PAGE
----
Nov 14, 2014

My back against the window, the hostel living room is filled with the gray light of snow.  It is a quiet day here, most people slept late and everyone seems to be hibernating in their beds or behind the screens of electronics.

As the days here are numbered, each moment seems infinitely more precious than the last–and even though I love to sleep, it’s hard to persuade myself that sleep is more important than staying up until 4a.m.  When I came down at 3 last night, with the intention of making more tea before bed, I ended up cleaning and washing dishes. The half lit hostel was heavy in its silence, and it was strange to be among the last people who were awake.  As I was drying dishes and putting them away, it hit me how much this place has grown into a home for me.

Even though there are still so many people who I have not talked to as much as I would like, I have succeeded in making so many deep connections with many people, and I feel so blessed to be around this talented group of people.

I have learned more through living with 31 people for almost a month than I have in a long time. I’ve learned when I need my own space, and how to be quiet with other people, and what happens when almost everyone leaves the hostel (I bounce off the walls).  I’ve learned that trying to force myself to write poetry doesn’t work.  I’ve learned that it’s okay to write things I don’t like.

I’ve pushed myself in ways I never would have guessed–I have climbed a mountain that was over 12,000 feet tall. I went a walk that was 23 miles long.  I have fallen in love with so many people, and learned how to support people in ways I never have before.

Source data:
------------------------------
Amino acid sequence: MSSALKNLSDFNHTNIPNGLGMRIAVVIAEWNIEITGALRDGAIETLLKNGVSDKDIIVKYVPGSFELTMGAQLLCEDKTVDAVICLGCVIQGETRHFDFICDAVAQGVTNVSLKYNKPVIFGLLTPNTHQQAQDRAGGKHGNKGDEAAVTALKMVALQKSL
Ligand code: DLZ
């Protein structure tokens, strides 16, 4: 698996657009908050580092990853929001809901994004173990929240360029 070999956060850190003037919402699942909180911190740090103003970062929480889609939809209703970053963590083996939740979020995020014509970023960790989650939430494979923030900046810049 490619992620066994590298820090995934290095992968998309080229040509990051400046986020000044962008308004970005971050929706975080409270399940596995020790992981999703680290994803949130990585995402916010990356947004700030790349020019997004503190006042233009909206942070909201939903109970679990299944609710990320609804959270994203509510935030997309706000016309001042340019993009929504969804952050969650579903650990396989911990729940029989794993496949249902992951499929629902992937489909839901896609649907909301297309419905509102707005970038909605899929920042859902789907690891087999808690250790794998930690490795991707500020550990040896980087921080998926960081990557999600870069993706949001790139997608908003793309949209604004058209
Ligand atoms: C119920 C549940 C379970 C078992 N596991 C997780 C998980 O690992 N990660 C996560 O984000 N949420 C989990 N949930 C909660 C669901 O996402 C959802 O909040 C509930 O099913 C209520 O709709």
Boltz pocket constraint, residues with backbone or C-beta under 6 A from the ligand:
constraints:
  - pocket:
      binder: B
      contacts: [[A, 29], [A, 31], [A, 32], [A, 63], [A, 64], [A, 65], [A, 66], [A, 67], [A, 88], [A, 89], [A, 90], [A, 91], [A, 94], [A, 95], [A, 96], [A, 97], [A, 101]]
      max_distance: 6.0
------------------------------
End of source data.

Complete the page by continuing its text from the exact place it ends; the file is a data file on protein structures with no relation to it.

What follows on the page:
And there’s so much more that I’m only beginning to understand.  It feels strange to me to think about being home in a week.  And saying that I’m going home feels strange to me, because right here, right now, this is my home.  But the house where my family lives is my home, too.  This morning I contacted a family that I hope to stay with when I travel internationally and if it works out, that place will likely become a home to me, too.

I hope I am lucky enough to have many  places I can call home for all of my life. I don’t believe a home has to be a house, or any one place. A home is a safe place where I may or may not return, but can be my full self in. I home is a place where I love and feel loved.

While it’s all too easy to count the days or hours left before I have to leave on Tuesday, I feel unbelievably blessed that I have this home right now. That I can listen to the laughter and the tears and the silence of the people here with me. That I will continue to learn from these experiences every moment I’m here, and even when I leave.  And though my heart will break when I have to leave on Tuesday, just like it broke when I left to come here, it will break open. It’s the kind of pain that is not only worth it, but is beautiful because it means that I found a place where I belong.

Part of my family here (photo by Damian Damato)

Snowy mountain view on our 23 mile walk.


Eric making apple fritters.

Top of Mt. Crested Butte (elevation 12,162 ft)

Originally posted: http://zoewithanumlaut.wordpress.com

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